Generally I find myself trying to maneuver so that my opponent won't collect more crowns than I will. Sometimes it seems worth opening a line for the opponent to take, because if they take the bait, it then gives you even bigger profit.

The fact that suns and moons are asymmetrical for scoring and removal purposes is definitely a good part of the game's design. Otherwise the scoring would be impartial and create fewer interesting tactical possibilities: sometimes a player is forced to take a line with several of their own pieces, worth nothing to them, to prevent the opponent from collecting many points. Arranging for this to happen is satisfying! And it is nice that the random setup determines whether and how many such situations are even possible to create.

The course of the game also varies a lot depending on whether the players start removing pieces from the center, creating a hole which grows outward, or from 1 or more edges, eating inward. Of course if pieces are removed from opposed edges in the same row or column, then a player can remove many pieces at once. At times the opening feels a little like the chessboard "Queen Problem" (not clearing multiple spaces in the same row or column), but in a more complex way.

A nice side effect of the opening moves feeling almost insignificant compared to the huge importance of opening moves in some games (e.g. Chess or Go) is that this seems to minimize the advantage for first or second player. This is confirmed by looking at game statistics at Currently the first player won 50.52% of 194 games. The price paid for this balance is that the game feels less strategical and more opportunistic / tactical. So it's arguably a "filler" compared to something like Chess. But a quite fun filler!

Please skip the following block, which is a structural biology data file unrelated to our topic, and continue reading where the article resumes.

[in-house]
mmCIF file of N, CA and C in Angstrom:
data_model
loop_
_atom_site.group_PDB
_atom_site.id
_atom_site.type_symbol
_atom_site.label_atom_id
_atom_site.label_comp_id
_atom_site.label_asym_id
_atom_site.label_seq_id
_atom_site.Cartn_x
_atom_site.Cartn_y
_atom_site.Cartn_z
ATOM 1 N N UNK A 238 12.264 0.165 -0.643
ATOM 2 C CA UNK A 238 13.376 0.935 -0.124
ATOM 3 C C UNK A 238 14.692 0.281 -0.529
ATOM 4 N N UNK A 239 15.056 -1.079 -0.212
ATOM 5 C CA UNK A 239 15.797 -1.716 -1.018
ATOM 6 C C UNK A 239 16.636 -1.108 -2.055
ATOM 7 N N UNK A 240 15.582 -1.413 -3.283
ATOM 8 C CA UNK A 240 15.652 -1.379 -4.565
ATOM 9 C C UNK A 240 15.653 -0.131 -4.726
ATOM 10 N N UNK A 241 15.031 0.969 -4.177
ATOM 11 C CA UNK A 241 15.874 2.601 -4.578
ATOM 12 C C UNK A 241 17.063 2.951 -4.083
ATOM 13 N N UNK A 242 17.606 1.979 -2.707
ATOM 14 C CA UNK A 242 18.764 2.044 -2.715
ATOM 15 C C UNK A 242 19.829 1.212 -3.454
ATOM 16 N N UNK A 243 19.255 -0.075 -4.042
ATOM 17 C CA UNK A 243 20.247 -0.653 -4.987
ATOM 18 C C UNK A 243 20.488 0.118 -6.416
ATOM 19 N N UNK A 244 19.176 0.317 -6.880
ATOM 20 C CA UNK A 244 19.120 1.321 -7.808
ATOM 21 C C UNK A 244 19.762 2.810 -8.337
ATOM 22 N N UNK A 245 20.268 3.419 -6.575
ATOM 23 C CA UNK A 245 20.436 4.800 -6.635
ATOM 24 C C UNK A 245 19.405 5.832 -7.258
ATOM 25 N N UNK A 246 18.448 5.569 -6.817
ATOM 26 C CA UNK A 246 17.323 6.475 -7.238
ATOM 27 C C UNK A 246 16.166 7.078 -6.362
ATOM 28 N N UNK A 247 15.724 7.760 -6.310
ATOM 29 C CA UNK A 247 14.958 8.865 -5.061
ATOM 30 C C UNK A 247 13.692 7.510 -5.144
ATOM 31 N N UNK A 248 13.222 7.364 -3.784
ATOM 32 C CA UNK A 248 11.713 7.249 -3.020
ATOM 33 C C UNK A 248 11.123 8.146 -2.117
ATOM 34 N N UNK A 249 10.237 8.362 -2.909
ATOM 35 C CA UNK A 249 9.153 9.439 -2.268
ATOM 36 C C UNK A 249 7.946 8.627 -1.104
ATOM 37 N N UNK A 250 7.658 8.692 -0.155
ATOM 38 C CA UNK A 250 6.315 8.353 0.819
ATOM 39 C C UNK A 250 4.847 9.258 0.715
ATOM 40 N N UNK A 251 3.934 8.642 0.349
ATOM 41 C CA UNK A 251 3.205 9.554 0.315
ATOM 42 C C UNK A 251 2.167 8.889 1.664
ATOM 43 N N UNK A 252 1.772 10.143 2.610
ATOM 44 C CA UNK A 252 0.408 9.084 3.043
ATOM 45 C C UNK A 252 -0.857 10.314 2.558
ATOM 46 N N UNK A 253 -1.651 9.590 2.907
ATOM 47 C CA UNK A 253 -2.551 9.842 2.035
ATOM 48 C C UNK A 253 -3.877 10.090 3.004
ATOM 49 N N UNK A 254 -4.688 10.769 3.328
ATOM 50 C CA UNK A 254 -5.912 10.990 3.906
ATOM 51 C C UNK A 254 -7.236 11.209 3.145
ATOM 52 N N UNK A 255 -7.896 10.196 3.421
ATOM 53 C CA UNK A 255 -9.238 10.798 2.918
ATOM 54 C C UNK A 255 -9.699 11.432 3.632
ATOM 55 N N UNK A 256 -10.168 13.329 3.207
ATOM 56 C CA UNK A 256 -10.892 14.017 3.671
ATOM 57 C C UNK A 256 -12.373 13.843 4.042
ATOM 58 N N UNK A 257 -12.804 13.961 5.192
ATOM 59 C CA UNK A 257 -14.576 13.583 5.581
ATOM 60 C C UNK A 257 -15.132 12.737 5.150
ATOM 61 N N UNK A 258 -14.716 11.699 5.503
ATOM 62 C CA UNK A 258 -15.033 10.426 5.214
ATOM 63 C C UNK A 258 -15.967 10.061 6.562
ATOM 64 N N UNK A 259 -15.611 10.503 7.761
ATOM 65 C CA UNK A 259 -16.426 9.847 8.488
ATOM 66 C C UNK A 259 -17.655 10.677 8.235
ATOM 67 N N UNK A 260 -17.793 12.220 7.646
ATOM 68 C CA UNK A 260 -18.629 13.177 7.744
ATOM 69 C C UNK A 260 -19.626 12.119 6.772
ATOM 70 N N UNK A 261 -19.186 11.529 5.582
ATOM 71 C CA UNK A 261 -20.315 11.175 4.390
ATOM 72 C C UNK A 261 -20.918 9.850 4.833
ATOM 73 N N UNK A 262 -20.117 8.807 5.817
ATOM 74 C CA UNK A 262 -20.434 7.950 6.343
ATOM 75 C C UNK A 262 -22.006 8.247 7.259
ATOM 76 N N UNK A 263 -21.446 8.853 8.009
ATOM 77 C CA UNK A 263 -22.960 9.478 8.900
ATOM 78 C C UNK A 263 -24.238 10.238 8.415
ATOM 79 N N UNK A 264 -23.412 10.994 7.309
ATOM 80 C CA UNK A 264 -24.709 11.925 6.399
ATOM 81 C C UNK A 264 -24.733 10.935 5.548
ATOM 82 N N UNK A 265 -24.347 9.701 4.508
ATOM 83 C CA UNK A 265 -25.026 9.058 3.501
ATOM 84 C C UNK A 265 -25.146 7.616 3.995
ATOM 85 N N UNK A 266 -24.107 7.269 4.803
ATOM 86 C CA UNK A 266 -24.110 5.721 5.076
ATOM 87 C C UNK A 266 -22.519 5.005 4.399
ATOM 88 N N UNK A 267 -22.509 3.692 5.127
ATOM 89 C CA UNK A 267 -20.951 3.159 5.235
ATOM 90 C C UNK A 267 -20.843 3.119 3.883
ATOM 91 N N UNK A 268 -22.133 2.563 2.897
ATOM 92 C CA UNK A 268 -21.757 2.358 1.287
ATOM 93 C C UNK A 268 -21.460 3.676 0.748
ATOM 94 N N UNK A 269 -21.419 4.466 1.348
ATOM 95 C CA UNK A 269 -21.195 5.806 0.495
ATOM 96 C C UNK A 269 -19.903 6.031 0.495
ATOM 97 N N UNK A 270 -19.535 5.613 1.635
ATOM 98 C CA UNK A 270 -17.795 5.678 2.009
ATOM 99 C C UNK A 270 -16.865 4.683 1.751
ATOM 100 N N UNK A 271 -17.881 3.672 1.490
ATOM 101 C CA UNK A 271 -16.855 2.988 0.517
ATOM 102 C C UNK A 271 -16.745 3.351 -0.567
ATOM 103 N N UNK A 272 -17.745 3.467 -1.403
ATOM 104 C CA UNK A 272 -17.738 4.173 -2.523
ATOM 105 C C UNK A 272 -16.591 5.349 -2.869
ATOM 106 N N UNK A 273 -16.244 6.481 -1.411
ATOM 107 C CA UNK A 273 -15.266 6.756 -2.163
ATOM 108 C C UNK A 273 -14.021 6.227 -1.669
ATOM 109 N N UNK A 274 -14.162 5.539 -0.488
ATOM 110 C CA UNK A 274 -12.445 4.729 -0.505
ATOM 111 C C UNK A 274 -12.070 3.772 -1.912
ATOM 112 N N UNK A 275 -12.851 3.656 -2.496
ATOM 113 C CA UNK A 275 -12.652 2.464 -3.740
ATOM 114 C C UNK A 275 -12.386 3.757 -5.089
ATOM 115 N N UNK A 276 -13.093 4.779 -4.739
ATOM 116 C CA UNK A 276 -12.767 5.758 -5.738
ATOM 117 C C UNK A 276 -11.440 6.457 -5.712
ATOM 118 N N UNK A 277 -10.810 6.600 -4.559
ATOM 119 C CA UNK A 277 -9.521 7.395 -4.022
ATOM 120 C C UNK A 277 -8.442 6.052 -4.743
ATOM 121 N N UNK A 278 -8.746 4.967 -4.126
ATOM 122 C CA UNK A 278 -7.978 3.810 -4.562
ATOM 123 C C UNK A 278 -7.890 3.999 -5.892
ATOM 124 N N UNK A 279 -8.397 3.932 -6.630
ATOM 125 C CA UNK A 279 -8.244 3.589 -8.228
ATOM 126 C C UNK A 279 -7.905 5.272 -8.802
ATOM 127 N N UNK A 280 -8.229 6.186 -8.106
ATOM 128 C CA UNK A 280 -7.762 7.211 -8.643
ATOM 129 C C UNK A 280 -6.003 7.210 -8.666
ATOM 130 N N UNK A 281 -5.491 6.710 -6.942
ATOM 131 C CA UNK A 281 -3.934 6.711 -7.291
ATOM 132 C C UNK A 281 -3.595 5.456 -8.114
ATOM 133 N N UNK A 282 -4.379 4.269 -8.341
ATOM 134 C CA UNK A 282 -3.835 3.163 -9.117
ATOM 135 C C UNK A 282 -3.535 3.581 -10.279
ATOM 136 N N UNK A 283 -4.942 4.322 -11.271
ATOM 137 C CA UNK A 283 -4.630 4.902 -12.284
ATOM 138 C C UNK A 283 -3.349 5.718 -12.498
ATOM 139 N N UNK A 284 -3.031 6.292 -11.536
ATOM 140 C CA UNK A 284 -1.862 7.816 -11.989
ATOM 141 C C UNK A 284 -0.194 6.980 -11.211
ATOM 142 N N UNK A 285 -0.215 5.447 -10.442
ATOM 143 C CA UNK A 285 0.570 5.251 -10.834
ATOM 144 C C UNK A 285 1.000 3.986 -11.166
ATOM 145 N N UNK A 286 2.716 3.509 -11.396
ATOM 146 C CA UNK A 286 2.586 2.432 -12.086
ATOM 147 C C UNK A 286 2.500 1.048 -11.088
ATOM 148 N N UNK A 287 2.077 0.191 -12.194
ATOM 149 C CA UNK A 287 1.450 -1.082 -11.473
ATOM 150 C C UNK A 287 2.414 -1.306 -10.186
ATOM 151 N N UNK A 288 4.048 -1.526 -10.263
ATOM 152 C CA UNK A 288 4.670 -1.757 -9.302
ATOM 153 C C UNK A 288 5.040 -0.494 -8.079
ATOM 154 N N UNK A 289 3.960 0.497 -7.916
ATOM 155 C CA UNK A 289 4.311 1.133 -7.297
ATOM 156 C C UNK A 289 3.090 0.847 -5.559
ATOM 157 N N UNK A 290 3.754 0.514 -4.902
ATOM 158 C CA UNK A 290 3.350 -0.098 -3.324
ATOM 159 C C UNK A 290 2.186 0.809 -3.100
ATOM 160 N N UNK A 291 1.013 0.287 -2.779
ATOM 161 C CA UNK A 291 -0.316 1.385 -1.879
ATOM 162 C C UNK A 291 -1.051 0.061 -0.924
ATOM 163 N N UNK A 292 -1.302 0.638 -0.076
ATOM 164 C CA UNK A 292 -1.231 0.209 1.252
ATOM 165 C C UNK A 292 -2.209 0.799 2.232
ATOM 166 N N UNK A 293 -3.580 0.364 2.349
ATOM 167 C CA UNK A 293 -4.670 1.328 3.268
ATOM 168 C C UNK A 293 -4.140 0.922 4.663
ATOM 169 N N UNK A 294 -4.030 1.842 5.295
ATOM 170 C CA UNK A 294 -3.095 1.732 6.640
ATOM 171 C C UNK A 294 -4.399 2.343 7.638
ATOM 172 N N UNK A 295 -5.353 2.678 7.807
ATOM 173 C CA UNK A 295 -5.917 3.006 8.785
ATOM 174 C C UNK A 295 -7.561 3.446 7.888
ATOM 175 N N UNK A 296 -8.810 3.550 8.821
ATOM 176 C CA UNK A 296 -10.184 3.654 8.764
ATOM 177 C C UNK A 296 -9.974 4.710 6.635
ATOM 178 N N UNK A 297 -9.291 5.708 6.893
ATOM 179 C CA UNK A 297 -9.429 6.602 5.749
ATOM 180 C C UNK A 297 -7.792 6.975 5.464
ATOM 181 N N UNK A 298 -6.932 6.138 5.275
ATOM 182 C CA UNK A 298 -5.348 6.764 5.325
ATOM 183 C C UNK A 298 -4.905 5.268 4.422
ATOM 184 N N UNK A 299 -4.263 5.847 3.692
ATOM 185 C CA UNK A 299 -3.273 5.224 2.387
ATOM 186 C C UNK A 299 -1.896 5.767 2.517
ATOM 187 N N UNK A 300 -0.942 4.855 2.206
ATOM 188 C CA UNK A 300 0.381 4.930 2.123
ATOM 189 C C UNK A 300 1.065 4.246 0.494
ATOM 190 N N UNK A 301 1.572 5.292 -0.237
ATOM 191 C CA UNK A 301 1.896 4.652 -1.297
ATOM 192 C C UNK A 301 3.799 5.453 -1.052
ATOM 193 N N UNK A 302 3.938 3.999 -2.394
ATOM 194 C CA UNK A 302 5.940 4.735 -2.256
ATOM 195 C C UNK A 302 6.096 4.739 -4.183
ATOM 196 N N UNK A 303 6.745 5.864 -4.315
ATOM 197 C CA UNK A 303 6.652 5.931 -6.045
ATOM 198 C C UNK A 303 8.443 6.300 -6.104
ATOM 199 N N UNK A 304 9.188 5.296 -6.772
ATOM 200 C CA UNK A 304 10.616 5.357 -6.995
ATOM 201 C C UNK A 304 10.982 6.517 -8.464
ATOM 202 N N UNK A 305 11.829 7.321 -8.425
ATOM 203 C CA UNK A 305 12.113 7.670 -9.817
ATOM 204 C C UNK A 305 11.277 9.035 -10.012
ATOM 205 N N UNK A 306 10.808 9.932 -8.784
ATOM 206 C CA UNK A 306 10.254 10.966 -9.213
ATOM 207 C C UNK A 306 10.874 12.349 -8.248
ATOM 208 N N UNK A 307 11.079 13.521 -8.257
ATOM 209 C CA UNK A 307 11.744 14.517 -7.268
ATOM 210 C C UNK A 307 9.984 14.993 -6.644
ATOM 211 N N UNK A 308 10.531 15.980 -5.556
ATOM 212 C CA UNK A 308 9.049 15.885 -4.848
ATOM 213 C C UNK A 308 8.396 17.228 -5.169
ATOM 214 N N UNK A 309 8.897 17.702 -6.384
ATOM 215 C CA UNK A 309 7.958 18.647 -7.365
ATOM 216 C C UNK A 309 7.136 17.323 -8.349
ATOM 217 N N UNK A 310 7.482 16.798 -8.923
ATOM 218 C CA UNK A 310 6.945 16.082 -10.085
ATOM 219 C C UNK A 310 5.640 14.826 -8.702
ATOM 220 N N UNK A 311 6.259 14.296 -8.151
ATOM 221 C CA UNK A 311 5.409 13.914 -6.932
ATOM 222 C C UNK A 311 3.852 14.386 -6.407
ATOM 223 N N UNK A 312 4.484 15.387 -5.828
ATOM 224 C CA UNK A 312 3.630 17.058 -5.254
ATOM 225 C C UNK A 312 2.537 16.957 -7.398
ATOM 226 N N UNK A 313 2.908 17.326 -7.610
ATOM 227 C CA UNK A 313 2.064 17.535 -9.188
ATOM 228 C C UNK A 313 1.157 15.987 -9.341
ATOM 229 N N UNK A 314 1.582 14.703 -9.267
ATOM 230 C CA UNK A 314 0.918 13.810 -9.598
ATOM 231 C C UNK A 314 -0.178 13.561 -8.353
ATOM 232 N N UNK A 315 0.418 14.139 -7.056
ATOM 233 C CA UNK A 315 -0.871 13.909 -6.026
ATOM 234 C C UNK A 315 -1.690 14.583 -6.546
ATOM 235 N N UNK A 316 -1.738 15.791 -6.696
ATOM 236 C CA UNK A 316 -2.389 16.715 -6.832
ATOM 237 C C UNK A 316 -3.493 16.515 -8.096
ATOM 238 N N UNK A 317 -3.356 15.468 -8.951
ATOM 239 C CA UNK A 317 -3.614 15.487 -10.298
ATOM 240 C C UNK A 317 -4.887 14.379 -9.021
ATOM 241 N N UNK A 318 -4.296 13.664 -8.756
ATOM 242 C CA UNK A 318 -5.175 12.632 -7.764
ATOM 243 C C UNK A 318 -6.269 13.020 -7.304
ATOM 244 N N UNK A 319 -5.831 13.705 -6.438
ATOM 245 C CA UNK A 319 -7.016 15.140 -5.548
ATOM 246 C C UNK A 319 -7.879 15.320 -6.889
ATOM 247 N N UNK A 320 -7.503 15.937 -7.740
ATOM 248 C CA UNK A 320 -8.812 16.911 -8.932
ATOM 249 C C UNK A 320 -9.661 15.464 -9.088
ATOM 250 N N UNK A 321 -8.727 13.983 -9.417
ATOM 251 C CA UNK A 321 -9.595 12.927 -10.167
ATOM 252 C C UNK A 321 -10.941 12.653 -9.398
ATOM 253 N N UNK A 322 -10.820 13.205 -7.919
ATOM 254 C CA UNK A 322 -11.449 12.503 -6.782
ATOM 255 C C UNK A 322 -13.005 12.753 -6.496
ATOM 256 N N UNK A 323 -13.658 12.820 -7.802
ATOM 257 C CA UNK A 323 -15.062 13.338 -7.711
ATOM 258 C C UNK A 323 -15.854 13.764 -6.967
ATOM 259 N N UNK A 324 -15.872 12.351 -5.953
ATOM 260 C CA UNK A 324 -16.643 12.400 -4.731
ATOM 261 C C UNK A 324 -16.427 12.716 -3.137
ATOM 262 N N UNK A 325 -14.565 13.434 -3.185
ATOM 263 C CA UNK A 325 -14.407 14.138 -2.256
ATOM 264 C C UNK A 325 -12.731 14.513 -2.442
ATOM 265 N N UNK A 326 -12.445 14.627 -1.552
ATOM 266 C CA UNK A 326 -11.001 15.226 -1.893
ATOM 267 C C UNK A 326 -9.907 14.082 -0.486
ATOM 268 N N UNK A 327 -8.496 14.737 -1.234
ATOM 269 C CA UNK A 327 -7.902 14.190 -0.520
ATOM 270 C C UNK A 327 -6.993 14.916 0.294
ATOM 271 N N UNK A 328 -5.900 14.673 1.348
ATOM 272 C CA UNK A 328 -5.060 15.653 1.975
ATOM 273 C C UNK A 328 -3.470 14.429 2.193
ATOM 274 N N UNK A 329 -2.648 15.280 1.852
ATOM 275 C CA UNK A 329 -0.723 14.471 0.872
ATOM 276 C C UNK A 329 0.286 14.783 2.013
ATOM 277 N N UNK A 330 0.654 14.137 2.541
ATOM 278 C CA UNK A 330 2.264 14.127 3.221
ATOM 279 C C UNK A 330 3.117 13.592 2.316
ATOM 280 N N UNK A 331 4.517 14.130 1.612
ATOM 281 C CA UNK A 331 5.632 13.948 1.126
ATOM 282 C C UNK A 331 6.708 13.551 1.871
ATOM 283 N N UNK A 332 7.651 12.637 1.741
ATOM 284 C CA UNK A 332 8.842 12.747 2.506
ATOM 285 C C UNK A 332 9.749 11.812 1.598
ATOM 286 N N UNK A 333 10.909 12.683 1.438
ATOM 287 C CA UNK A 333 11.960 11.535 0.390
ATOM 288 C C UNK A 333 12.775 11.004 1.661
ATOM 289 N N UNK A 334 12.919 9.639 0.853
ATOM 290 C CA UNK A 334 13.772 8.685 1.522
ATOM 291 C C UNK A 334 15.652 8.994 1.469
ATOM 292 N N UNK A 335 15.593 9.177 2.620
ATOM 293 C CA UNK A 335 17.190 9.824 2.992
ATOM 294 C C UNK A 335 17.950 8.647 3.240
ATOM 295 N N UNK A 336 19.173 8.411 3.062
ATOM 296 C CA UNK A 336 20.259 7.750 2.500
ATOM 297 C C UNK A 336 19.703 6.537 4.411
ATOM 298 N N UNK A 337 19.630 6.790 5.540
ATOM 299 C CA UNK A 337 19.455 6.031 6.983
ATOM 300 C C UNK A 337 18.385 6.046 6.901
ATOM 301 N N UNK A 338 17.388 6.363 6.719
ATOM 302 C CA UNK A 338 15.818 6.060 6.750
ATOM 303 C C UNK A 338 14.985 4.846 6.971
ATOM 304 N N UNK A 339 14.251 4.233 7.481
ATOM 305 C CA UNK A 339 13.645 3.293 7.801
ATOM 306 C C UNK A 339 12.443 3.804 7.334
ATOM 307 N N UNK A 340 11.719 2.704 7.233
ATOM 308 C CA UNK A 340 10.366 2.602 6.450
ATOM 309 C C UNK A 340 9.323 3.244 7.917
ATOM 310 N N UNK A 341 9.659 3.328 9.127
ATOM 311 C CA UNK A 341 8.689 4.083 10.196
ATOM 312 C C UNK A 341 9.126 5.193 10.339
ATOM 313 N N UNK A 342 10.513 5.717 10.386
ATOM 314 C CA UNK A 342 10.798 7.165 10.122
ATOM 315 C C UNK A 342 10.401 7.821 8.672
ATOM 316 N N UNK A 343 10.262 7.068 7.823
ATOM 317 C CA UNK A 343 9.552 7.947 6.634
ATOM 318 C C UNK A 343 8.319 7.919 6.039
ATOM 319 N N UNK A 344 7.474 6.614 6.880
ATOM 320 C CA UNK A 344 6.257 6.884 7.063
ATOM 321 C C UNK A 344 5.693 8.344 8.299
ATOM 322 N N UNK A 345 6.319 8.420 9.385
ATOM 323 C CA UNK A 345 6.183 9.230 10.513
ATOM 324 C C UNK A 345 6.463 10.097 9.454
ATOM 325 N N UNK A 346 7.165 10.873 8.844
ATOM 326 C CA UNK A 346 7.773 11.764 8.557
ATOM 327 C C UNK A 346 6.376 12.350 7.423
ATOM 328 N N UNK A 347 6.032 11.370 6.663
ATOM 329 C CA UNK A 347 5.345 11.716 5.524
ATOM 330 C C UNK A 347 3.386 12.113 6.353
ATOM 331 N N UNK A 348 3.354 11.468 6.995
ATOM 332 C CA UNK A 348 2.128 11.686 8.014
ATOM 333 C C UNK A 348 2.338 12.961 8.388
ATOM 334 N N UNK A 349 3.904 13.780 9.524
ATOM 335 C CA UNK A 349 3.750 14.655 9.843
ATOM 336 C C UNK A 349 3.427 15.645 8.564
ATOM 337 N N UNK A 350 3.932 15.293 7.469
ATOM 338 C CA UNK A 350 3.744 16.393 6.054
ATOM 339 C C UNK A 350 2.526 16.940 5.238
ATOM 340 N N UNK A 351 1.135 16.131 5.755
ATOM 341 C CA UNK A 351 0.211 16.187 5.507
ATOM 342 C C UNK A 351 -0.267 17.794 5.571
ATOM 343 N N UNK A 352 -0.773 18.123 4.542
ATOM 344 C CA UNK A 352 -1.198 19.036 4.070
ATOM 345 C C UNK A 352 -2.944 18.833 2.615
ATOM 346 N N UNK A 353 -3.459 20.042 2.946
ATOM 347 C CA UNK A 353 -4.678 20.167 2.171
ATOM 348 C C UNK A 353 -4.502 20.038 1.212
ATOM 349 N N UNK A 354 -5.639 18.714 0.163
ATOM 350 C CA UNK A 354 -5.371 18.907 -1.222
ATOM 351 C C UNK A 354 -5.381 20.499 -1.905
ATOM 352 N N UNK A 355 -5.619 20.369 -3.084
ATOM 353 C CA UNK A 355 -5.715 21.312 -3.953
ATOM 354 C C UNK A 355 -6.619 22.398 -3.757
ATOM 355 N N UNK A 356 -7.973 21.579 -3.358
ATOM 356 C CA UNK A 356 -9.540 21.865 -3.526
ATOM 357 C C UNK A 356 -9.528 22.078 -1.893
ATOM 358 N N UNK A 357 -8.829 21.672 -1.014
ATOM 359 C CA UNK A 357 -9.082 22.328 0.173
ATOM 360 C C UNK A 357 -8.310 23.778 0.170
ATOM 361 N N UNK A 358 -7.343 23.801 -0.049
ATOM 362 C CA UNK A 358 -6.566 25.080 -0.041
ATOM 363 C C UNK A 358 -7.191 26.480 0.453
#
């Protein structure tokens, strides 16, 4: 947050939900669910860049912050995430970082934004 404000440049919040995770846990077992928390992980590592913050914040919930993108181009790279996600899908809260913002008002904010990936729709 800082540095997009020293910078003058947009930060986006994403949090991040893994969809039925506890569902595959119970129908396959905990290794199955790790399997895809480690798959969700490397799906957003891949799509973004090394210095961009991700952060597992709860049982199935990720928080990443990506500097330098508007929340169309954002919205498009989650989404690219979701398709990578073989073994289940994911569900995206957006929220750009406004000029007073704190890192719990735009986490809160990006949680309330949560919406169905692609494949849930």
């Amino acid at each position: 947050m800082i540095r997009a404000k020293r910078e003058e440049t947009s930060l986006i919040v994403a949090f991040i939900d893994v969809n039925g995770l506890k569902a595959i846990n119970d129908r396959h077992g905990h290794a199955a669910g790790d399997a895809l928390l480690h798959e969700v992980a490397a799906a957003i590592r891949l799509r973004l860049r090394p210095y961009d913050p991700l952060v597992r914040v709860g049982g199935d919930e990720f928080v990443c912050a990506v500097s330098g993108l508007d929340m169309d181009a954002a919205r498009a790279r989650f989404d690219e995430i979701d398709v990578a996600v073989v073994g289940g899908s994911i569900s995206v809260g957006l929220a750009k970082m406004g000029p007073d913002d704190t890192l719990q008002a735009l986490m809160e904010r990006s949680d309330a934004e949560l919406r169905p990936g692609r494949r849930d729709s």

Witch Stones is easy to play the game online at or live with your own scavenged pieces. (Some people might be annoyed at having to keep the scores up to 50, but in my live games I found that it worked easily to group the collected pieces into separate 10-point groups.)

I'm a fan of placement/removal type games, and I'm a fan of combinatorial games with random/arbitrary initial conditions. If you are too, then I certainly recommend checking out Witch Stones.
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Quinn Swanger
United States
Holly Springs
North Carolina
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Yeah, I like this game too. But after about a dozen plays or so it seemed to me like there was not as much variety (apart from the initial set-up, which is nice) as I had once thought and hoped for ... there was more of a "forced" move/sequence type of feel to it the better I got at reading. In any case, great review!

Since you're "a fan of combinatorial games with random/arbitrary initial conditions", I recommend that if you have not already done so, check out Subulata:
The interface and designer approved change regarding the initial number of pieces implemented on YTMT is really nice. I think it'll be another puzzley-type game (but with a hidden info/bluff element to it) that'll be right up your alley.